For many years, I told my wife, Judy, that we needed a Jesuit pope to bring about necessary changes in the Catholic Church.

When I studied at Boston College, one of 30 such institutions in the United States, I soon realized what it means to be a Jesuit. The Society of Jesus is Jesus-like in its service to the people. It focuses first and foremost on Christ’s own words: “Love the Lord your God with all your heart and with all your soul and with all your strength and with all your mind, and Love your neighbor as yourself.” (Luke 10:27)

Pope Francis, a Jesuit, responds to the Lord’s words, the crux of Catholicism, by focusing on actions rather than words. He leads by example patterned after Jesus.

He brings the Church back to its tenets, away from mere appearances. He deplores the hoarding of money to the detriment of the poor. He washes the feet of the disenfranchised.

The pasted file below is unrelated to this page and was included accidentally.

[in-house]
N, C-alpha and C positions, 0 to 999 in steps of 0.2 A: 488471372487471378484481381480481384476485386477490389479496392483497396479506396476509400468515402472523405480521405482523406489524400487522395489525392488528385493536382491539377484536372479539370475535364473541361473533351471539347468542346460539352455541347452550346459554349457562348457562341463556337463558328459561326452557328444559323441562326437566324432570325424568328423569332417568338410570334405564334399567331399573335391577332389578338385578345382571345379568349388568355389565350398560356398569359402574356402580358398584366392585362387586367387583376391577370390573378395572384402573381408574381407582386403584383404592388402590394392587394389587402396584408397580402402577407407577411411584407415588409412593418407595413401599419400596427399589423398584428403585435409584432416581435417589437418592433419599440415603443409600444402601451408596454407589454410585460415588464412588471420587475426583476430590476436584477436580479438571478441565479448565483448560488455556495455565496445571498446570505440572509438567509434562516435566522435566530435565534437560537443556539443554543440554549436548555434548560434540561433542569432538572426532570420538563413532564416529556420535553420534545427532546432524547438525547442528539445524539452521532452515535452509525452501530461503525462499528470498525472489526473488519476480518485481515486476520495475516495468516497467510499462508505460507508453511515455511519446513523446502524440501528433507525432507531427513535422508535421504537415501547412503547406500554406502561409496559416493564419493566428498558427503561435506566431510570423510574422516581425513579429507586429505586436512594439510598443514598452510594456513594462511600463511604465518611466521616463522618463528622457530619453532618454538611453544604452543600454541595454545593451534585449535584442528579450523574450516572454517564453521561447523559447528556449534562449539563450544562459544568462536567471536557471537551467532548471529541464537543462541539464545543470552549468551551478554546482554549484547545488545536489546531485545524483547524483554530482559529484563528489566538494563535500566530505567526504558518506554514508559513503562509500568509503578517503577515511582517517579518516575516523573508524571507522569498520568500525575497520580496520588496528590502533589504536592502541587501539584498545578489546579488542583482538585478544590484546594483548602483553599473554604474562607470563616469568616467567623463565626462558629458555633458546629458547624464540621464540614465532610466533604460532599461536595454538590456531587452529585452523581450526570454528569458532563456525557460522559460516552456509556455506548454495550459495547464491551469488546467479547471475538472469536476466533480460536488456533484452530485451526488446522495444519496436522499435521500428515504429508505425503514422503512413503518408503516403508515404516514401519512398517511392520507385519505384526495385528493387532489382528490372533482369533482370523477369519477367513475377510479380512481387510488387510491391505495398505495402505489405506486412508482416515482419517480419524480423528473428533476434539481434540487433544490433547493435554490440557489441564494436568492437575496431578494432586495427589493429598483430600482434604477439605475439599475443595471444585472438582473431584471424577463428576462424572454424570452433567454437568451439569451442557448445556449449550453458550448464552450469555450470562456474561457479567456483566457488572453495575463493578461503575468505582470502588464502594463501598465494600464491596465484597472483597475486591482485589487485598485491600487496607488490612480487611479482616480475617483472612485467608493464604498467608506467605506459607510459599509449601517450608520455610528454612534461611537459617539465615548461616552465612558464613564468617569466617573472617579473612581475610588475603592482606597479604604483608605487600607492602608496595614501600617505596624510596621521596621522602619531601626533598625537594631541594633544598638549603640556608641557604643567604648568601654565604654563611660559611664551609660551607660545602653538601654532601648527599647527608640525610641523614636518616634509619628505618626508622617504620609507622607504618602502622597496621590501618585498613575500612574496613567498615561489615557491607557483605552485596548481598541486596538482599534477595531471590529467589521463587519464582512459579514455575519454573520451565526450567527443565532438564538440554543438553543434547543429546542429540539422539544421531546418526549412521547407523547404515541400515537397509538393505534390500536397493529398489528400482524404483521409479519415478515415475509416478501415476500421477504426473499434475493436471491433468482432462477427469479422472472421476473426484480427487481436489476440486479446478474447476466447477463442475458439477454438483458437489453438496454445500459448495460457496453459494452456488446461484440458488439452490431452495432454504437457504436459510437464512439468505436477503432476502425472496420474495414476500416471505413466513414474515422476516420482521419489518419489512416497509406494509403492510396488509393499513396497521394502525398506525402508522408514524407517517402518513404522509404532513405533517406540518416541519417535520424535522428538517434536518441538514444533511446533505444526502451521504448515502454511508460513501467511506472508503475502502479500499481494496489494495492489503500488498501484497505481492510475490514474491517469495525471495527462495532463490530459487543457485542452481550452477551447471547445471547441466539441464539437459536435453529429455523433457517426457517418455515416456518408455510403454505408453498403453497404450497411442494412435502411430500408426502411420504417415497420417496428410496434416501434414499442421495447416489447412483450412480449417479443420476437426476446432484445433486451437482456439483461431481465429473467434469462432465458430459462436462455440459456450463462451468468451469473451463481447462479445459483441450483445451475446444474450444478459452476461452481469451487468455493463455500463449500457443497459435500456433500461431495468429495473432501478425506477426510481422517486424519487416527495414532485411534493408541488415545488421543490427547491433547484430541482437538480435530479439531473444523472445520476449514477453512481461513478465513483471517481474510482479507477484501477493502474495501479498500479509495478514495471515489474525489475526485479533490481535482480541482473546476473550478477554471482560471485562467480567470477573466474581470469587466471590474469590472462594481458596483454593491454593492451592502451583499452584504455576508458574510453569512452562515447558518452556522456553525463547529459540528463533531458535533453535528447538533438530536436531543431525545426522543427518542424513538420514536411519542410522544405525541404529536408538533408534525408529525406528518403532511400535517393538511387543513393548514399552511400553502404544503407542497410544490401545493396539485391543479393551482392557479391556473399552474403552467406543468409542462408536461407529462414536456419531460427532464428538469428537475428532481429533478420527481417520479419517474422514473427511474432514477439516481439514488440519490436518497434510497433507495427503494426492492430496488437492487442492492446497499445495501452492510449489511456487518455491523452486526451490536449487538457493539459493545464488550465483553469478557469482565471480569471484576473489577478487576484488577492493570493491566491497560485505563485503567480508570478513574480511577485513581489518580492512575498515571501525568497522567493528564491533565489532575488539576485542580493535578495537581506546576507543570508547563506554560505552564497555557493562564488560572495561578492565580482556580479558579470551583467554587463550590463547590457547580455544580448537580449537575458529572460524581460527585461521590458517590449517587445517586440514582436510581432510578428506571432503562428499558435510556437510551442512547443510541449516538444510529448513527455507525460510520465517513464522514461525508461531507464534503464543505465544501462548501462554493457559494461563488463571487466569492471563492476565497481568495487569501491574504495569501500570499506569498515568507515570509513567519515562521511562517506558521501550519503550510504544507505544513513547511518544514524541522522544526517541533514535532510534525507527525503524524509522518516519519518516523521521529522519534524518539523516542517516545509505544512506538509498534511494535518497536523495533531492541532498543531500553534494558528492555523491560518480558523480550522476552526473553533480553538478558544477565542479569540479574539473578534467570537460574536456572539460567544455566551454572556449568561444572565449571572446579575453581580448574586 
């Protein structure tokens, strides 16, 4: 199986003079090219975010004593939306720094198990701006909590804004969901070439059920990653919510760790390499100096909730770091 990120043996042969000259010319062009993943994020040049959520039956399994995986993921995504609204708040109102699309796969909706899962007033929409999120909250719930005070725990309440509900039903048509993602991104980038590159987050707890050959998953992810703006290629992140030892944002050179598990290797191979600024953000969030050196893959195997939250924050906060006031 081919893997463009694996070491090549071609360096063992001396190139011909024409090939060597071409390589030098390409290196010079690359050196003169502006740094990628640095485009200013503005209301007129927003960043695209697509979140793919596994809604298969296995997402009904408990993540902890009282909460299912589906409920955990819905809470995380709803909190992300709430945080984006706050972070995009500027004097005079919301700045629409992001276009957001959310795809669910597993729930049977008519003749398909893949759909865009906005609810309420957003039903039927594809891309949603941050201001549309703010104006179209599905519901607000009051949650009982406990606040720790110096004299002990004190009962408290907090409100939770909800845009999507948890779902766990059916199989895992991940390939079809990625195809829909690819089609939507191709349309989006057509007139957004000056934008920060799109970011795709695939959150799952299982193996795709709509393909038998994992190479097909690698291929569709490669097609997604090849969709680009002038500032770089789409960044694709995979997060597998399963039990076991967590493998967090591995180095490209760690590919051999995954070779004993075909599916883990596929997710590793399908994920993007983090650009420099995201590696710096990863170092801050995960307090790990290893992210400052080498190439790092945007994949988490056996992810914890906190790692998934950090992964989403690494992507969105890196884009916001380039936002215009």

He shuns the symbols of authority: limousine, expensive clothes, and ornate apartment. He cherishes children and their innocence. He hates the sin but loves the sinner. He speaks in the language of the listener.

He genuinely appreciates the role of priests, brothers, nuns, married people and celibates; his relationship with them is more horizontal than vertical. He is willing to come to people rather than expecting them to come to him.


In Pope Francis’ first year, he got a heartfelt response from Catholics, Orthodox, Protestants, fundamentalists and atheists.

He was named Man of the Year by Time Magazine and even graced the front cover of Rolling Stone magazine. He has a Twitter account.

Never has a pontiff made such an impact in his first year and been the subject of conversation everywhere. Paradoxically, this very humble man has become a sensation.

Ross Paradis


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